1.) Stream of consciousness submissions. If she can’t figure out what you are talking about, she sends it back. By this we don’t mean that we don’t understand systematic theology. It means that the query letter is incoherent.

2.) Error-ridden letters. Even the best of us can type “here” when we meant to type “hear” but more than one error in a final letter is a red flag that either the author is not well-versed in basic grammar or will turn in careless, sloppy work.

3.) We rarely acknowledge queries sent as an email blast in the cc line to the entire industry. It is a form of spam. Target a select few and then personalize your proposal to each.

4.) Books that aren’t in categories we represent.

Submissions that bypass these four problems, among others, and otherwise show promise are passed on to a reader. The reader looks for factors such as:

1.) Excellent writing.

2.) For fiction, coherent plot.

3.) For nonfiction, whether the intended audience is likely to connect with the topic.

4.) Overall message of book, whether fiction or nonfiction.

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The Wild Pitch

In honor of the upcoming baseball season I thought it would be fun to explore the art of pitching.

A couple years ago I was watching a Major League baseball game and the pitcher unleashed a horrific throw that sailed about eight feet behind the batter. It floated to the backstop without a bounce and everyone in the stadium wonder what had just happened. It looked like the pitcher lost his grip and could not stop his delivery. In baseball terms this is classified as a wild pitch.

Unfortunately many writers unleash a pitch on an agent or an editor before it is ready to deliver. Let me list a few actual letters I have received.

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Why Do I Have to Jump Through Your Hoops?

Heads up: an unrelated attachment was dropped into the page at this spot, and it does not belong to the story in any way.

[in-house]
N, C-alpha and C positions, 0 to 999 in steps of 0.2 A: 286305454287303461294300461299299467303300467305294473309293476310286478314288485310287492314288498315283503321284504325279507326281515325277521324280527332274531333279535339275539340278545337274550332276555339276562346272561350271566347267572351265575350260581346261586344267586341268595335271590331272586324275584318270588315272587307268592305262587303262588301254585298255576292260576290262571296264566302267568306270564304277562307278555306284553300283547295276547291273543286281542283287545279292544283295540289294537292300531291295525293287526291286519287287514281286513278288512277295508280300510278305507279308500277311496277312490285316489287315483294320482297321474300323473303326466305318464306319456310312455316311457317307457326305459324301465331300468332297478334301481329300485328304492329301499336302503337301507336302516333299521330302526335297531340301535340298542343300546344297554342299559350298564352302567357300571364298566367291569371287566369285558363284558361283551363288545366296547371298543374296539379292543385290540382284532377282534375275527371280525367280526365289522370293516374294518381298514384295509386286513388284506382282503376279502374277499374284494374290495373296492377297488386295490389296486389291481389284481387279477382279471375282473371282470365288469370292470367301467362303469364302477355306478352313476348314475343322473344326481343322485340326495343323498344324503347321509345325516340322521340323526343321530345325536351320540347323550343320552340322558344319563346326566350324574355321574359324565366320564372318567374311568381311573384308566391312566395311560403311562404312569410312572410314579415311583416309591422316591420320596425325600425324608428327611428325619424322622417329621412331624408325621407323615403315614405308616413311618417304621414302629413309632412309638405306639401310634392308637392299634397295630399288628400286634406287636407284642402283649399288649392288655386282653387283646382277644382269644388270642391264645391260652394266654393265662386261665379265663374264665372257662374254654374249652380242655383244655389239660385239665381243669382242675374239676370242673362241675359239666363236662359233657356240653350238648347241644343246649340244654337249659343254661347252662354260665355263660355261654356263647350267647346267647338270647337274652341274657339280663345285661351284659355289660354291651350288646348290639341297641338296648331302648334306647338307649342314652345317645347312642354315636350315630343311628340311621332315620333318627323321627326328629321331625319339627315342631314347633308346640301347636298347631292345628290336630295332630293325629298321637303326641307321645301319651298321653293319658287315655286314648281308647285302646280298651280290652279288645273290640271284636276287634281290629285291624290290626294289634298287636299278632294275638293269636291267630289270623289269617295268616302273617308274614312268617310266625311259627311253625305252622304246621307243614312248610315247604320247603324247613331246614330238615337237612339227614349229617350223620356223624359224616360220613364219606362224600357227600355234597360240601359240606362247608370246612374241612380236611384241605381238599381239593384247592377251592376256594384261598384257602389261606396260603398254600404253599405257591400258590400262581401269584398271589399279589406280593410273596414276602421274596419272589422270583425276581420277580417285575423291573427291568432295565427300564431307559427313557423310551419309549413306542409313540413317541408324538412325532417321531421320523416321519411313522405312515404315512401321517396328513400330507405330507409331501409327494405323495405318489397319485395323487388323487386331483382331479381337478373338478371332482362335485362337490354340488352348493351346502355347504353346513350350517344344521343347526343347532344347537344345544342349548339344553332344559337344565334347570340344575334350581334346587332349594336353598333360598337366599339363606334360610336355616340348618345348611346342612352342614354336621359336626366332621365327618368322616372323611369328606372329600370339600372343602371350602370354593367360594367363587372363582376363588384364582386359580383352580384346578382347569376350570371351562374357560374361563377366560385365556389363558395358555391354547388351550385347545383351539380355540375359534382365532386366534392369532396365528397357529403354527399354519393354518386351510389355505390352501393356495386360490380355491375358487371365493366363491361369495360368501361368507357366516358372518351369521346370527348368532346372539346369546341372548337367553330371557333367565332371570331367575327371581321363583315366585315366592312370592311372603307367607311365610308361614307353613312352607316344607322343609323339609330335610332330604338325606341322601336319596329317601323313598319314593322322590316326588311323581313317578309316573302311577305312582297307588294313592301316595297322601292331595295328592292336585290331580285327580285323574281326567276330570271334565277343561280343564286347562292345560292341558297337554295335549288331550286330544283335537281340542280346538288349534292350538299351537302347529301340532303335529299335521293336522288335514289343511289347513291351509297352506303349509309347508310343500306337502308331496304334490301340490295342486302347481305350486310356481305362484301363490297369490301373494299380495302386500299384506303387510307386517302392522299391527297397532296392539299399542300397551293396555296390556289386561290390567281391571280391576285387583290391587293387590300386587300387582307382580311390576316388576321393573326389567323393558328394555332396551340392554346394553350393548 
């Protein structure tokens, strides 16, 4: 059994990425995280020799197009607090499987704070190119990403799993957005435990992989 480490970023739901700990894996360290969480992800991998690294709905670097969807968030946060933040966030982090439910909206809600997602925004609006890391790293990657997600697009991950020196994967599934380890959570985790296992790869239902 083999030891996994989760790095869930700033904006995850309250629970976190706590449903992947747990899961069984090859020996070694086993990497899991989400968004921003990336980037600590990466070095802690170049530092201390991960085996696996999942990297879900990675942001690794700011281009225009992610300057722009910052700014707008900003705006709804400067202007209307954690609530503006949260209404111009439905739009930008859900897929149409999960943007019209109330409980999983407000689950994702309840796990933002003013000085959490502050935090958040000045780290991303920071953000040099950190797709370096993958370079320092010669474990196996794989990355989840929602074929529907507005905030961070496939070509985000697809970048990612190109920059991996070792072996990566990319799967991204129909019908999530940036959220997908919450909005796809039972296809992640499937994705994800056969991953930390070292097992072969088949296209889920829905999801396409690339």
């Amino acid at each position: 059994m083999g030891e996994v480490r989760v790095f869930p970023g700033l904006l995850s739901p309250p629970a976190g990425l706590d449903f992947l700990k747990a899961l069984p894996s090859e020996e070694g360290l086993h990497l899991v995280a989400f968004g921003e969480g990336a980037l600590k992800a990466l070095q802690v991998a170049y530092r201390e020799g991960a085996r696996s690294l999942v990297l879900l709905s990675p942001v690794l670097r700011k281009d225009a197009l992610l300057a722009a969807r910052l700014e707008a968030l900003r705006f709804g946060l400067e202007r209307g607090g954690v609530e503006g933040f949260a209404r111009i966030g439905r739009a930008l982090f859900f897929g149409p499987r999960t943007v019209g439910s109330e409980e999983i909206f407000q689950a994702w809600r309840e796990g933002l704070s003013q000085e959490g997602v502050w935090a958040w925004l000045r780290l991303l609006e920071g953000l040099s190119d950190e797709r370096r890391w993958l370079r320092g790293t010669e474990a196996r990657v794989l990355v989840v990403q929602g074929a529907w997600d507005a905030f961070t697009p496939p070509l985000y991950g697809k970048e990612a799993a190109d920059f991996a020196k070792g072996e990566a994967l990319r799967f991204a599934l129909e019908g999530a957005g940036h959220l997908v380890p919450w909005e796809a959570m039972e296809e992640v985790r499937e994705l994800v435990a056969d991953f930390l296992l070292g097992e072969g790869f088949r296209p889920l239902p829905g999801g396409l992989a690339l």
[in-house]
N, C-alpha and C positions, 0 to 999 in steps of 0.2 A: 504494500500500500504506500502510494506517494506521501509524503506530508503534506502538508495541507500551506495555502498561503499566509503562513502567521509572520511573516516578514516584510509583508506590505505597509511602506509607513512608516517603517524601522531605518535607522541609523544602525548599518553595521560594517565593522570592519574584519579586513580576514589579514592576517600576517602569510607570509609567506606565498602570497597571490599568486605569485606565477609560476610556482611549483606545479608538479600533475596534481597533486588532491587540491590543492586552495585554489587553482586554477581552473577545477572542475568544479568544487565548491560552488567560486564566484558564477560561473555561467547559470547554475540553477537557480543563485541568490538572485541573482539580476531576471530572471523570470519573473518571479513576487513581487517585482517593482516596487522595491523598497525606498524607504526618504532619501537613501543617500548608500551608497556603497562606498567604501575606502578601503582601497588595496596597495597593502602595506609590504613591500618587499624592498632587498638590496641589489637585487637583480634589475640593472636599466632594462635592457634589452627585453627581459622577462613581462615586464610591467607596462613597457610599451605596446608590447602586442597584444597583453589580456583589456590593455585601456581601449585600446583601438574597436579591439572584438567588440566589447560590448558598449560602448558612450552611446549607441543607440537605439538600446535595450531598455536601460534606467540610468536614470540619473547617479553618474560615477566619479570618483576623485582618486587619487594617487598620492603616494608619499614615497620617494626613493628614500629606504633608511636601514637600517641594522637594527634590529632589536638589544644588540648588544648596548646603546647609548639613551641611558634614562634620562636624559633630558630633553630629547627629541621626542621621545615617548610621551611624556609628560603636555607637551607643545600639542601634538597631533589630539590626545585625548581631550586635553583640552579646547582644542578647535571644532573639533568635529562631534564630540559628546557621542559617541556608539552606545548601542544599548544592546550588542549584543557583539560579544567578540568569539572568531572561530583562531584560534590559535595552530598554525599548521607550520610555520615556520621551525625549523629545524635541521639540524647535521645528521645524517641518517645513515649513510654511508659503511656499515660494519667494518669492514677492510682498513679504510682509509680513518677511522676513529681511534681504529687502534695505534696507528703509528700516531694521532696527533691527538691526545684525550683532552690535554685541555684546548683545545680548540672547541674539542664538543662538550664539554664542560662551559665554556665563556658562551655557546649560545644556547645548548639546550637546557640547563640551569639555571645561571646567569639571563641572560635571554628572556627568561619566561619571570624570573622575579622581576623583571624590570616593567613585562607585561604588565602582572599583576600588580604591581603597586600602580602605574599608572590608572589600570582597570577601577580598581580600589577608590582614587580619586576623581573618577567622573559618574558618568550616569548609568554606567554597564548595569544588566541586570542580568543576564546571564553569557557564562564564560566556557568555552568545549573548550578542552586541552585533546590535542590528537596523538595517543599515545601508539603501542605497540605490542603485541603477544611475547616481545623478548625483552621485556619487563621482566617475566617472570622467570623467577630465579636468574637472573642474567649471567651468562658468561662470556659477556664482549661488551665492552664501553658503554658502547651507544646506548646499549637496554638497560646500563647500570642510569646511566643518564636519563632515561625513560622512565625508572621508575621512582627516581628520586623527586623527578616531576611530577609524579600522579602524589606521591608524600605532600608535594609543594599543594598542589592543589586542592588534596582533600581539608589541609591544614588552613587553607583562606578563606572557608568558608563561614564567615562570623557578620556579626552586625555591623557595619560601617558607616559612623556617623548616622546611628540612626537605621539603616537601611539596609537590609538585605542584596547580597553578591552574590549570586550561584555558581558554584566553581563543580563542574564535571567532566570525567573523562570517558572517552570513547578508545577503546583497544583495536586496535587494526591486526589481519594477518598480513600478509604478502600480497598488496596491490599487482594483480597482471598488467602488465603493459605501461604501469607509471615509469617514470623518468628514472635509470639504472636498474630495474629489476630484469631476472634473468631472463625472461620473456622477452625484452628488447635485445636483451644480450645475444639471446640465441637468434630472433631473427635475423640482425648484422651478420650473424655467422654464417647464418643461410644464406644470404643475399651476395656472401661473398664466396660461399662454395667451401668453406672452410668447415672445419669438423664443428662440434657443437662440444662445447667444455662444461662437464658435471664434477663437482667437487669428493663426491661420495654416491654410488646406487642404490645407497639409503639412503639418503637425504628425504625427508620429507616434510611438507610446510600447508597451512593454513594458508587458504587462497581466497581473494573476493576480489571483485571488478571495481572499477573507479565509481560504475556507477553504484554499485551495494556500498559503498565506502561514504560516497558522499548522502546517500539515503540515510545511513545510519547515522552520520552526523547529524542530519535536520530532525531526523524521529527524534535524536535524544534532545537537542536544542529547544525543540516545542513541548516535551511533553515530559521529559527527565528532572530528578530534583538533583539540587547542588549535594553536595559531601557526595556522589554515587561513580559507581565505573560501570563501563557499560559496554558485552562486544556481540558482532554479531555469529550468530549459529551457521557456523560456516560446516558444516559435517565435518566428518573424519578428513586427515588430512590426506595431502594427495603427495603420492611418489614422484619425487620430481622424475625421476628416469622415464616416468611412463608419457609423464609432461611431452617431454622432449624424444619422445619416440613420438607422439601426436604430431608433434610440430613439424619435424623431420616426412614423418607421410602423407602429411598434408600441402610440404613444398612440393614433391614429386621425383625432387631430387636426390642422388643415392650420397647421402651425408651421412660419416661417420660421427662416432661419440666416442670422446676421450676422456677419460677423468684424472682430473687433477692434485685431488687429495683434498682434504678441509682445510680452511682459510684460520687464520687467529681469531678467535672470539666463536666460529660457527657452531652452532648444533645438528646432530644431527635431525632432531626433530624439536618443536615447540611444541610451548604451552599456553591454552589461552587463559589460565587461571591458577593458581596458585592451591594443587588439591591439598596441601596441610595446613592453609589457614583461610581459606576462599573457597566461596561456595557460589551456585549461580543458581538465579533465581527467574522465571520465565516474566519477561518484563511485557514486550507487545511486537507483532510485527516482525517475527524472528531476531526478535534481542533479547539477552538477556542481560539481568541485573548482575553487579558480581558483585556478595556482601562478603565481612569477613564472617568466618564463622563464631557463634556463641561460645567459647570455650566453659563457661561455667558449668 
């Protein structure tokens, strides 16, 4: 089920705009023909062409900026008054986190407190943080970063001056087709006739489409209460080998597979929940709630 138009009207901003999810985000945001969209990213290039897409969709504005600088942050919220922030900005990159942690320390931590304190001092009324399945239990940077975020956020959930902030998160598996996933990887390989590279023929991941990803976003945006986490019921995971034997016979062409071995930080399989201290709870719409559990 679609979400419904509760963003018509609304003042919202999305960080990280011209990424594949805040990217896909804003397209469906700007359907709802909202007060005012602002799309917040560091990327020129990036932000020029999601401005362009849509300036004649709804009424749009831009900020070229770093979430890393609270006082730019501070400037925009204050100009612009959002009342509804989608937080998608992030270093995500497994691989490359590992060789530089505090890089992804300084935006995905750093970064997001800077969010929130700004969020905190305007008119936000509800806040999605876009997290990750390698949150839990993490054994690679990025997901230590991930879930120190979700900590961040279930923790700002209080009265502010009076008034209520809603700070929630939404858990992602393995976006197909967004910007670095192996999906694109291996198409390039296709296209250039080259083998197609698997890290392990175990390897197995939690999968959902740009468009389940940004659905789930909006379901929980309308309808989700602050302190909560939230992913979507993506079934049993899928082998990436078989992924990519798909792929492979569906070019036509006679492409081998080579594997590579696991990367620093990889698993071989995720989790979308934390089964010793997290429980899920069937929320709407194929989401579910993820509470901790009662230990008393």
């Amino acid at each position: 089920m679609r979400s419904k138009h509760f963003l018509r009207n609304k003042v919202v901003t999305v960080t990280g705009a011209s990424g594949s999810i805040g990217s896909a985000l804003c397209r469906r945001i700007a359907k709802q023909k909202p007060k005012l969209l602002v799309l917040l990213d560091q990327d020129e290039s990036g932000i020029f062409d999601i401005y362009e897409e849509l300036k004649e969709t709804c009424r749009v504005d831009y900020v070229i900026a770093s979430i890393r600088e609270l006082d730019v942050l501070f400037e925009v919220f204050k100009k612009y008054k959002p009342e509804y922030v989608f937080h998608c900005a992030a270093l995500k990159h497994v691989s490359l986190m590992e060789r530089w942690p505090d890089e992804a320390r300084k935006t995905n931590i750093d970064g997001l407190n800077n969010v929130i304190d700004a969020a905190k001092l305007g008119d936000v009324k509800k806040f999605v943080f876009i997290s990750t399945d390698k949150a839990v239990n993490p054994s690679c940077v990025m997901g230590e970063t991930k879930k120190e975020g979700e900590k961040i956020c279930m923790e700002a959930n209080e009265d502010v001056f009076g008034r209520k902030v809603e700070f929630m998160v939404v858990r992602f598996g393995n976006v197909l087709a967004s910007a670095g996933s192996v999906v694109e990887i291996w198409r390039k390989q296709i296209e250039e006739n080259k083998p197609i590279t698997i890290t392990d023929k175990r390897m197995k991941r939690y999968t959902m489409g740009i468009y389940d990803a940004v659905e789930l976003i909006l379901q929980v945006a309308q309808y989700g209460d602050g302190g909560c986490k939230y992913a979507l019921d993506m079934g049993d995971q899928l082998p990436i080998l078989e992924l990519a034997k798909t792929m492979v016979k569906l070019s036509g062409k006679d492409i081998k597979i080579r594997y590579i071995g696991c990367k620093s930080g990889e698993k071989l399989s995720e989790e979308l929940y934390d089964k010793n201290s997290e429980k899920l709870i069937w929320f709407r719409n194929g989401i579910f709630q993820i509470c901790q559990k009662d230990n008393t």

Recently, my assistant had a conversation with an author who did not send a complete proposal. The author was referred to our guidelines and gently reminded that we needed more material in order to make an evaluation. But instead of saying “thank you” for the guidance, the author declared they did not have to jump through any hoops, and took the opportunity to aggressively express their complaints about our review process.

What made this all the more frustrating to us is that it happens more often than you’d think.

Why All The Work?

Have you ever worked in an office where you could swear one of your coworkers could find something — anything — wrong with your work so they could get it off their desk and back onto you? Well, that’s not what we are doing when we ask for a proposal. We are not giving you busywork so we can get back to our soap operas and coffee.

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Charmed, I’m Sure

Dear Editor:

You really should meet this author! He knows all the best places to dine. I couldn’t believe the fabulous meal we were served at a hole-in-the-wall place I’d never heard of until I made his acquaintance. He has also been quite generous and charming to my family. My husband and my kids have nothing but great things to say about this wonderful author!

In our meetings both in person and on the telephone, he has convinced me that his book will sell millions! And because of his extroverted manner and considerable verve, I believe it really doesn’t matter if his book is any good or not. His platform isn’t anything great yet, but it will be — as soon as he gets paid your hefty advance so he can travel the country, taking meetings. In fact, he wants to meet with you at your early convenience. Can you fly out to meet him in Charlotte on Tuesday morning? 

Cheers,

Tamela

Of course I would never send this letter like it to any editor, but on more than one occasion, I have found that this is how authors seem to think marketing to editors works.